luth the villages of Adolph, Munger,
Five Corners, Barney, Grand Lake,
Maple Grove and Twig which were
thriving communities Saturday mor
ning, are almost obliterated. Further
west Carlton, Cloquet, Brookston and
Brevator can be recognized only by
sign posts. Pike Lake and Pine Hill
are no more, while to the south the
Moose Lake district is a smouldering
Thousands of homeless persons
have been brought here, hundreds
more taken to points further south
while many of those seriously burned
have been removed to hospitals in St.
Paul and Minneapolis.
Refugees here seemingly have no
desire to learn tho truth regarding
their losses. Most of them believe
that everything they had In the world
i has been destroyed and city health of-
fleers of the city have thrown open
I every available house to enre for them,
i Persons who have visited the burned
districts declare there is no way to
place a monetary estimate of the loss.
Red Cross headquarters devoted al
most tho entire day in the effort to
re-unite families.
Oreatest difficulty has been encoun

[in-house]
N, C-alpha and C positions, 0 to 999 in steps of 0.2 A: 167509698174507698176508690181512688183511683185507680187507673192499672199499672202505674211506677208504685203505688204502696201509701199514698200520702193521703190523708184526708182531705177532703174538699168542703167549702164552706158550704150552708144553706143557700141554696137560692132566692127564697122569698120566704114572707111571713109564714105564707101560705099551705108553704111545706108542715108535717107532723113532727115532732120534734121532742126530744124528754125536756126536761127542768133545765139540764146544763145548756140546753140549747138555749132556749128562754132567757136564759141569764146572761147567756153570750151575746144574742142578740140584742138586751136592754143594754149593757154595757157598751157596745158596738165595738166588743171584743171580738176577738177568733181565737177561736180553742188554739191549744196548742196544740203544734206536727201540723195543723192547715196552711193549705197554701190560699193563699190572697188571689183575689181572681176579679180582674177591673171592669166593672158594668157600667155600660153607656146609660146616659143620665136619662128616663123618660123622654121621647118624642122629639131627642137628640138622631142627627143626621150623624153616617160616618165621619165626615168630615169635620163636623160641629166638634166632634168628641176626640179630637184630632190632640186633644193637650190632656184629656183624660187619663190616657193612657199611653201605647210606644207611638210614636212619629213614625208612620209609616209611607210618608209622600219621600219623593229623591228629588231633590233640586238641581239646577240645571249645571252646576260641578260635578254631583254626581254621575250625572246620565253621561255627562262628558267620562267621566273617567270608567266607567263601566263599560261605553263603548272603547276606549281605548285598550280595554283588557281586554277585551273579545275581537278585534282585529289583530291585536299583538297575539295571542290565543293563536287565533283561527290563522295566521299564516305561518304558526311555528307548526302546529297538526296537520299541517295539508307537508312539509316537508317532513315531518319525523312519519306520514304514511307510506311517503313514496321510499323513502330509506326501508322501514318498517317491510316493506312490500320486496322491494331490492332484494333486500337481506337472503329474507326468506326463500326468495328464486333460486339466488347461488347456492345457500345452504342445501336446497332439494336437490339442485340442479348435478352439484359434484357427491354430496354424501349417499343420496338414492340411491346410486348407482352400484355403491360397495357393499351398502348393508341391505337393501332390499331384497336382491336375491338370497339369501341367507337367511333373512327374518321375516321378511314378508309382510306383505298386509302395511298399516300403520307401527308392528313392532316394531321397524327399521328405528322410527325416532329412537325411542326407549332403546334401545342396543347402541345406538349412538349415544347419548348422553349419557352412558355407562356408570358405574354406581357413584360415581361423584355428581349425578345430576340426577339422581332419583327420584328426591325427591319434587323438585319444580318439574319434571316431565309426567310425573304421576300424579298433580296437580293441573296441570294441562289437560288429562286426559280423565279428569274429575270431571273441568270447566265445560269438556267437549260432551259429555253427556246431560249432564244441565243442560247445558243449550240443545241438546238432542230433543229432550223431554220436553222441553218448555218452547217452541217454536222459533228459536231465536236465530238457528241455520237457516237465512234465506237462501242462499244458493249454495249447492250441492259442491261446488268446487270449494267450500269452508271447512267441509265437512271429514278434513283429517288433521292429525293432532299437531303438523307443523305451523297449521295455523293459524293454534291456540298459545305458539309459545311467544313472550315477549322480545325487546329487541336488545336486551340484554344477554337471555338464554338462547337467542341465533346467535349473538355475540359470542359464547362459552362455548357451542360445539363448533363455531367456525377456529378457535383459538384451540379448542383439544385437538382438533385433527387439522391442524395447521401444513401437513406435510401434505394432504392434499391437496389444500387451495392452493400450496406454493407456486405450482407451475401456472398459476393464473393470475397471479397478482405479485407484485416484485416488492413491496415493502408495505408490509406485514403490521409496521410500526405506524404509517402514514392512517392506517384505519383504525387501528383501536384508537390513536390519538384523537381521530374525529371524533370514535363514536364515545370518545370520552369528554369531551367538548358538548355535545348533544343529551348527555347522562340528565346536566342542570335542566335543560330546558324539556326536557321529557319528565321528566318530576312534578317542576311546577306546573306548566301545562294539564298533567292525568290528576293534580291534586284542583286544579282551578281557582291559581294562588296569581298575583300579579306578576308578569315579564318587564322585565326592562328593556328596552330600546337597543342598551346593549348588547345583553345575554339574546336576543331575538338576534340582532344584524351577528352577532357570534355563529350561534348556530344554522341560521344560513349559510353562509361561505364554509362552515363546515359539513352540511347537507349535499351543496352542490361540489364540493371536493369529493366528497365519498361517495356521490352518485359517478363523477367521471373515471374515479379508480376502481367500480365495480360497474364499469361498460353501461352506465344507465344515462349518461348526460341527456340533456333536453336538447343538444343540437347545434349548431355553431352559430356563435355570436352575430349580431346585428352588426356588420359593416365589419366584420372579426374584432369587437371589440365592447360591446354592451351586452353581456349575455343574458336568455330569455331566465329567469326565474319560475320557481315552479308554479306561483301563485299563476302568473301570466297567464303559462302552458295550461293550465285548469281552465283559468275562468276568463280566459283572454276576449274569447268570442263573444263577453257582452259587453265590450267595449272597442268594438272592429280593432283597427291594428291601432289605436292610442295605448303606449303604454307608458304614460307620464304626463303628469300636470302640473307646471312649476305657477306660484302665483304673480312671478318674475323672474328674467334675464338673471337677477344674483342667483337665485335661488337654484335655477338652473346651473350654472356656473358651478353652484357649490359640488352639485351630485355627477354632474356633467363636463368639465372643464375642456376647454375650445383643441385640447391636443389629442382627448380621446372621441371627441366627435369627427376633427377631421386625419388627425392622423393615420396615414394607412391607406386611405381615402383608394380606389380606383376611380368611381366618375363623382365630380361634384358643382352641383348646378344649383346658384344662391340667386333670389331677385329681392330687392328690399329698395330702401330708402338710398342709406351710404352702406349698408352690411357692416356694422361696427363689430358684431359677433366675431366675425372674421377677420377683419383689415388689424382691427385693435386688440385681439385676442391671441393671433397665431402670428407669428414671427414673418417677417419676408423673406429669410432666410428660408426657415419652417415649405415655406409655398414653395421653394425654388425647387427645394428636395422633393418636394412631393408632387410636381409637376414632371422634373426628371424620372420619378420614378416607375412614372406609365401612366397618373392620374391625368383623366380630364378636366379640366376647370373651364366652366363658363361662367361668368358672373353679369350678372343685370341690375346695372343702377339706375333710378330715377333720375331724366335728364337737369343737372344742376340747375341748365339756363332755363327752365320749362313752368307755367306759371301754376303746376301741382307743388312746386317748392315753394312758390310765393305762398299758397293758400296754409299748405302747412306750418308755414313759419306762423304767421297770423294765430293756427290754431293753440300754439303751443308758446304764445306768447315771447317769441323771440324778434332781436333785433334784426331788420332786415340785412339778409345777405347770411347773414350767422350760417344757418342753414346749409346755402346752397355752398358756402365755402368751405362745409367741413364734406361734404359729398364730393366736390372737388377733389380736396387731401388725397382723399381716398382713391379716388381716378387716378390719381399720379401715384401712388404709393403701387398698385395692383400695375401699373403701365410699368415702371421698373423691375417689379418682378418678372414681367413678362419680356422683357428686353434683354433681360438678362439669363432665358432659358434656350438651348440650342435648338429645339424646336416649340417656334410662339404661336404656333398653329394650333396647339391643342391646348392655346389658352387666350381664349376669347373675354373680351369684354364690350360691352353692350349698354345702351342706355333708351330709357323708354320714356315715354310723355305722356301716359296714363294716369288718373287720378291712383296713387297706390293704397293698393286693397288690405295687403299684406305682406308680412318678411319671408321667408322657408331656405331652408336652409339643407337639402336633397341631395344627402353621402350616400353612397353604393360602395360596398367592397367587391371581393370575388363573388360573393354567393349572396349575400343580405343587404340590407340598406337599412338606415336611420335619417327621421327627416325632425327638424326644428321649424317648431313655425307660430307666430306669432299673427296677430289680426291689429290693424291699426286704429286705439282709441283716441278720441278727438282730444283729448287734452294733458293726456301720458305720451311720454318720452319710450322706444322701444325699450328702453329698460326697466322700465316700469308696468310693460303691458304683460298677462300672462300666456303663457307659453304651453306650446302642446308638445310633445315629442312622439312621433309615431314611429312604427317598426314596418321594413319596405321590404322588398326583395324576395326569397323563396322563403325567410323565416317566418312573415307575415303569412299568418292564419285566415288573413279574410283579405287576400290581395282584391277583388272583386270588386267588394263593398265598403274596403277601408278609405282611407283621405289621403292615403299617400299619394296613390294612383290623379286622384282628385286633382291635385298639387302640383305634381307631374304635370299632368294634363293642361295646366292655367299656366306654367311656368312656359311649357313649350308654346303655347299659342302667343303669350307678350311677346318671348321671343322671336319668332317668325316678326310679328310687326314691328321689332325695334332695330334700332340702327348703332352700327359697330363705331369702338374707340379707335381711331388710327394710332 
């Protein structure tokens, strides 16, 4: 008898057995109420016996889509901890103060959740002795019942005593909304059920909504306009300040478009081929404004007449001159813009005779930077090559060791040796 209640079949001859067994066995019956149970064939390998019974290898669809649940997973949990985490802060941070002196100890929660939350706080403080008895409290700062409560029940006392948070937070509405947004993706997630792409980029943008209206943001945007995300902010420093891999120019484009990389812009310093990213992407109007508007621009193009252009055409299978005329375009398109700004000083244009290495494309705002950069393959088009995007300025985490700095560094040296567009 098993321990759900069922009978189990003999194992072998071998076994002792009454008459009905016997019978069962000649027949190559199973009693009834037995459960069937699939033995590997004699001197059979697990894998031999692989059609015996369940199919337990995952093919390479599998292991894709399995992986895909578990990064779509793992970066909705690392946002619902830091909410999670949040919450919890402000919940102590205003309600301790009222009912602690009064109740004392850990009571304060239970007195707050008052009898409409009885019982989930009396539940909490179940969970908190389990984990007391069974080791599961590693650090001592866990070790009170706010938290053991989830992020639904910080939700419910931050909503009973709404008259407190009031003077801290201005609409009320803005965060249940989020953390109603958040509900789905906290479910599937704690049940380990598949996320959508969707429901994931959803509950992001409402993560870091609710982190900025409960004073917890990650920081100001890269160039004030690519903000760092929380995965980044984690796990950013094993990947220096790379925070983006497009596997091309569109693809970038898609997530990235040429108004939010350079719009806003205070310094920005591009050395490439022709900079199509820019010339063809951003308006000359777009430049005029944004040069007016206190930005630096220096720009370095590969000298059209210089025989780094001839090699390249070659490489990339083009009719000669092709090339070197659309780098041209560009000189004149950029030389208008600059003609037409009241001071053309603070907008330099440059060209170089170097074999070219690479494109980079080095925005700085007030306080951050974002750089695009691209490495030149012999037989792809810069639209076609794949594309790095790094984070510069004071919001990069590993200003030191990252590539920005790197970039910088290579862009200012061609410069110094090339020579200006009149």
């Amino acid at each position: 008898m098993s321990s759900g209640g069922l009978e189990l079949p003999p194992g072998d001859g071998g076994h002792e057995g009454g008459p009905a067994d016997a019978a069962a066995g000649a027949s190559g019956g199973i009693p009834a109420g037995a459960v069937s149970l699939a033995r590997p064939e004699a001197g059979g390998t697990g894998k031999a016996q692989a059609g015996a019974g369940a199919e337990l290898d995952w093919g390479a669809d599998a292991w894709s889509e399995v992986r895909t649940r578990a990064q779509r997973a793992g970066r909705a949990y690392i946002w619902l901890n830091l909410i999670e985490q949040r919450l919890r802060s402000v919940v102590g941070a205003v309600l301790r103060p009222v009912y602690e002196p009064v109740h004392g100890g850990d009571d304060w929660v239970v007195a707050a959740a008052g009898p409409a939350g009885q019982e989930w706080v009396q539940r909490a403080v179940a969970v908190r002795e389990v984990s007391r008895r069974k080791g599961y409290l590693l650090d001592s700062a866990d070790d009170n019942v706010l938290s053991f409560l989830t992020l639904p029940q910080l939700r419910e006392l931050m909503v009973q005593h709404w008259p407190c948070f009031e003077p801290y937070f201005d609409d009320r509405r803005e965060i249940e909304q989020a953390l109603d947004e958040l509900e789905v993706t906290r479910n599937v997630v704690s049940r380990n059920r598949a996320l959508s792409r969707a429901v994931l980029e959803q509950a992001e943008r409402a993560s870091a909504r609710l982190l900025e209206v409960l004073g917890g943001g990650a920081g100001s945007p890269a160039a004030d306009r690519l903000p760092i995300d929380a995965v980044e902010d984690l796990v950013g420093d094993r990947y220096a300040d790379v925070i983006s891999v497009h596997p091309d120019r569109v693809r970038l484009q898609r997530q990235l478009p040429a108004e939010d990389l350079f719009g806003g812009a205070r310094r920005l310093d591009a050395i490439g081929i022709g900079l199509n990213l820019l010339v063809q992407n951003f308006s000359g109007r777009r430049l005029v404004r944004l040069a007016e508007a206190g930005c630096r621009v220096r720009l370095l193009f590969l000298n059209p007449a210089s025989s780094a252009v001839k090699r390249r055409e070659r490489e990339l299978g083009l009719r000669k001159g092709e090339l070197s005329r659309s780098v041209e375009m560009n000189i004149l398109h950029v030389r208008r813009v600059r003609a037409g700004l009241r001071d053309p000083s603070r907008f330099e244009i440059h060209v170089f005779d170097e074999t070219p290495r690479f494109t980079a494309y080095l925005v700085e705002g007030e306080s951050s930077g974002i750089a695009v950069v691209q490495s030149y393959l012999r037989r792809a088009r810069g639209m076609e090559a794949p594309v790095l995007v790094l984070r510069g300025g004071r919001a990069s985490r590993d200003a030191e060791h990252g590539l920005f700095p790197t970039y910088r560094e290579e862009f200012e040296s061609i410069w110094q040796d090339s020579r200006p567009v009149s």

tered in supplying suitable clothing.
The fire loss in Duluth alone Is
placed at ?750,000, nearly 100 buildings
having been destroyed.
He, is a strong man who can over-
como his smallest weakness,-
LONDON, Oct. 14 It is learned in authoritative quarters says Reuter's, limited, that there II
is no prospect of an early armistice as the result of Germany's overtures. II I
i '
President Calls Lansing;
j and Baker for Con- ;
t ference. j
l-WI Be No-End of Hoc
tilities Without Uncon
ditional Surrender.
WASHINGTON, Oct. 14. An official
dispatch from Rome today says that
while the Italian public knows the al
lied governments adhere In principle to
President Wilson's expressed program
of peace they "have opinions of their
own clearing up Wilson's principles on
special points of national interest.
WASHINGTON, Oct. 14 Turkey's
long delayed note, asking, like Ger
many and Austria-Hungary, that Pres
ident Wilson take in hand the restor
ation of peace, was received today at
the state department.
The note, differing only slightly in
phraseology from those of the1 greater
Central Powers, was delivered by the
Spanish ambassador.
The communication as it reached the
state department Is unsigned. It was
transmitted by Ambassador Riano as
"the text of a communication received
by the minister of foreign affairs of
Spain from the charge d'affaires of
Turkey in Madrid on October 12."
Ambassador Riano said it reached